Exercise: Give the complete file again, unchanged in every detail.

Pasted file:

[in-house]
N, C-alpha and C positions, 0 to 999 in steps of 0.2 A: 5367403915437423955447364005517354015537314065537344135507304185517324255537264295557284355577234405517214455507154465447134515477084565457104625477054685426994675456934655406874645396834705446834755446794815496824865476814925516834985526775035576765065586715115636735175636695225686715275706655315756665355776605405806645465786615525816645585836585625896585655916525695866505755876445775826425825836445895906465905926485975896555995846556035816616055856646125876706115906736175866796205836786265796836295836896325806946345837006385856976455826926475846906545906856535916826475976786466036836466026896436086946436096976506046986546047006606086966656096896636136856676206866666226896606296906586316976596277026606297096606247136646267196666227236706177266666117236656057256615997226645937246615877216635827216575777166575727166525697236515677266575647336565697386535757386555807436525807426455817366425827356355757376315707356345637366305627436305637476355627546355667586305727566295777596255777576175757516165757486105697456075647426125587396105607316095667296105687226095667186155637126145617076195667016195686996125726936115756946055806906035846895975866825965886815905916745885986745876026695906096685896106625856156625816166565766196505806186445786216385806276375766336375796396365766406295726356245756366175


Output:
[in-house]
N, C-alpha and C positions, 0 to 999 in steps of 0.2 A: 5367403915437423955447364005517354015537314065537344135507304185517324255537264295557284355577234405517214455507154465447134515477084565457104625477054685426994675456934655406874645396834705446834755446794815496824865476814925516834985526775035576765065586715115636735175636695225686715275706655315756665355776605405806645465786615525816645585836585625896585655916525695866505755876445775826425825836445895906465905926485975896555995846556035816616055856646125876706115906736175866796205836786265796836295836896325806946345837006385856976455826926475846906545906856535916826475976786466036836466026896436086946436096976506046986546047006606086966656096896636136856676206866666226896606296906586316976596277026606297096606247136646267196666227236706177266666117236656057256615997226645937246615877216635827216575777166575727166525697236515677266575647336565697386535757386555807436525807426455817366425827356355757376315707356345637366305627436305637476355627546355667586305727566295777596255777576175757516165757486105697456075647426125587396105607316095667296105687226095667186155637126145617076195667016195686996125726936115756946055806906035846895975866825965886815905916745885986745876026695906096685896106625856156625816166565766196505806186445786216385806276375766336375796396365766406295726356245756366175